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Julie Valenzuela won the Administrative Champion award at the 2020 Women of Influence awards on March 4th.

Julie Valenzuela's commitment to the Amphitheater school district is as strong as her commitment to education itself. It is this passion for local that led to her holding multiple education positions, from teacher to administration to where she is now: principal of La Cima Middle School. This passion also resulted in her winning the award for Administrative Champion at Tucson Local Media and Inside Tucson Business' 2020 Women of Influence awards ceremony, held at Desert Diamond Casinos & Entertainment, Sahuarita on Wednesday, March 4. 

Valenzuela is an Amphi High School graduate herself, and said one of the reasons she wanted to return to the district to teach is because of the closeness of Amphi. Her two sons even attended Coronado K-8 before graduating from Canyon del Oro High School. Because it’s a smaller district, she says it’s like a family. 

“We get to know everyone really well and everybody gets along,” Valenzuela said. “We only have 21 schools, and we all work together very closely. A lot of people working at Amphi actually graduated from Amphi, and it’s because of our great schools, hardworking teachers and amazing support from the administration.”

However, education is Valenzuela’s second career. She said she never thought she'd be a principal, and grew up wanting to be a secretary. Upon graduation from Amphi, she worked at an accounting firm as a secretary, and then as a bookkeeper. But she returned to school to earn a Bachelor’s Degree in Elementary Education from the University of Arizona, and a Master’s Degree in Educational Leadership from Northern Arizona University.

Valenzuela then worked as a teacher at Prince Elementary School for 15 years before becoming an instructional coach for the district for two years. She then served as an assistant principal at both the middle and high school levels, before becoming principal of La Cima in 2017.

“Up until the year before I became an administrator, I still didn’t think I’d be an administrator,” she said. “After coaching, I was planning on going back into the classroom, because I learned so many amazing things from all the teachers in our district. So, I was planning on going back into the classroom and using all those great things I learned from other teachers. But then a door opened, and here I am.”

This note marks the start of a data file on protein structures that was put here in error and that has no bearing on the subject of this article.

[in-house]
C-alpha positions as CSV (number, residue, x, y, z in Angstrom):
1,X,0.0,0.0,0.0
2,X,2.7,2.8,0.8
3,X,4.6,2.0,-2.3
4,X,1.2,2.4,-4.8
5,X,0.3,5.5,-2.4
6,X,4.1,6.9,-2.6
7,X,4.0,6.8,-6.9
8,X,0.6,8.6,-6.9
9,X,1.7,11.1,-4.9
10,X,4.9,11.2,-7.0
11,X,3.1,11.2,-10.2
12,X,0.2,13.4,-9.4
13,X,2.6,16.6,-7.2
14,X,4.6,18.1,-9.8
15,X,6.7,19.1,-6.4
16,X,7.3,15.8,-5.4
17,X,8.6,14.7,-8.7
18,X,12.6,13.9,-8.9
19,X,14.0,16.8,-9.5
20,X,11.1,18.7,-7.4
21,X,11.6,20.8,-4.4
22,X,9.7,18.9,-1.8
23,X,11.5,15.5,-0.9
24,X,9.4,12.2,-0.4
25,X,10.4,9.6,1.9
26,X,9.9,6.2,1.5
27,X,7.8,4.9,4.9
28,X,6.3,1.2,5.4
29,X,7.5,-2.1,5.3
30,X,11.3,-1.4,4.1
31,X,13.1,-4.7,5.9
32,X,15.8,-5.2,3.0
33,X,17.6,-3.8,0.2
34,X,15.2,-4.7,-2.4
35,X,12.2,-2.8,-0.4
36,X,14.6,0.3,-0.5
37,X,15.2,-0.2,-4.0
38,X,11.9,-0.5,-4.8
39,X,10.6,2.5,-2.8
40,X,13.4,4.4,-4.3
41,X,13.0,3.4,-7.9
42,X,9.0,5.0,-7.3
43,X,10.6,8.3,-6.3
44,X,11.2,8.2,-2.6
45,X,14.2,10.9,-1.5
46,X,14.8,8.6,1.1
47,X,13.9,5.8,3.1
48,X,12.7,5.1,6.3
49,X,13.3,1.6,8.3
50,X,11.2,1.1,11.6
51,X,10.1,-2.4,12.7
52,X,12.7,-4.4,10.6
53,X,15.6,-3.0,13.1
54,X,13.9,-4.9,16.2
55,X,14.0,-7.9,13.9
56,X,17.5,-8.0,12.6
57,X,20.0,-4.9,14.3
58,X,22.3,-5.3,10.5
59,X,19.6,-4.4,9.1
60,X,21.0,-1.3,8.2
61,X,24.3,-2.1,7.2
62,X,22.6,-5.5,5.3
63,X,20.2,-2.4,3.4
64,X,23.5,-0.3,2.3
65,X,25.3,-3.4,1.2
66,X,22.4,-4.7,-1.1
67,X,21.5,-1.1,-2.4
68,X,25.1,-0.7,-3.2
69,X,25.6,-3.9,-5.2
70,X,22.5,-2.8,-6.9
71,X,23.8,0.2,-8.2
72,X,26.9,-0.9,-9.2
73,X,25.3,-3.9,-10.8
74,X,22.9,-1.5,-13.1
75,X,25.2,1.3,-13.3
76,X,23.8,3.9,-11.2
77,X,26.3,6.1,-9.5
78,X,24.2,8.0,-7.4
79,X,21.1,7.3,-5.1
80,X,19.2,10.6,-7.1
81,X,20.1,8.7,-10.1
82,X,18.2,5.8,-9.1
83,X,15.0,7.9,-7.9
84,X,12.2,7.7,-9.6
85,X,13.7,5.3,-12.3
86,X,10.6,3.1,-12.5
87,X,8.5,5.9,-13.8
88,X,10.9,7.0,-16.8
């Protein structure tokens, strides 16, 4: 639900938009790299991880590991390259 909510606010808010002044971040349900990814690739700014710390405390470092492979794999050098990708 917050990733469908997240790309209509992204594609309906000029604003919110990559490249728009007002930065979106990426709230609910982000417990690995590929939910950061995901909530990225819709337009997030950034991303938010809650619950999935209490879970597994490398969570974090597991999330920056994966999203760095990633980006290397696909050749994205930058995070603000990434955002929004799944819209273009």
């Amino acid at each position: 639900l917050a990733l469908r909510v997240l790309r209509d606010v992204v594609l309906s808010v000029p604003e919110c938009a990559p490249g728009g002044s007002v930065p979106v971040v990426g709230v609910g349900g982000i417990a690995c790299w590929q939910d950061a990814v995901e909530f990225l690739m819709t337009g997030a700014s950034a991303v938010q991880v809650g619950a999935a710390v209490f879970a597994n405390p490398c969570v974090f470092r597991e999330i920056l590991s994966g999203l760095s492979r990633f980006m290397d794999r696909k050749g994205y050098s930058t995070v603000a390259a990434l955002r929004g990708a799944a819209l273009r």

Valenzuela admits it’s difficult for her to talk about herself and her successes, and even kept her acceptance speech short upon winning Administrative Champion. However, she did thank her co-workers: La Cima’s counselor Suzanne Graun who nominated her for the award, and Gayle Taylor, her assistant principal.

“I really love the people I work with at the school,” Valenzuela said. “I love the students and the staff, and it just makes it easy to work when you have people that you respect. It’s easy to go to bat for them and make it a place for them to feel comfortable.”

Valenzuela also attributes her success to having an “open door policy” with her staff and students, wanting them to feel comfortable coming to talk with her.

“I try to be there for my staff and listen and do whatever I can to help them if at all possible, all while keeping in mind that everything we do is in the best interest of the kids,” Valenzuela said.

She says her core educational belief is that "all students can learn." They may learn differently and at different times, but “the sky is the limit” in regard to their learning. In addition, all students should feel welcome and cared about. 

“It’s all about working to have strong relationships with kids,” Valenzuela said. “Because if you have strong relationships with kids, that’s half the battle. And once those relationships are strong, kids will be very responsive to learning.”

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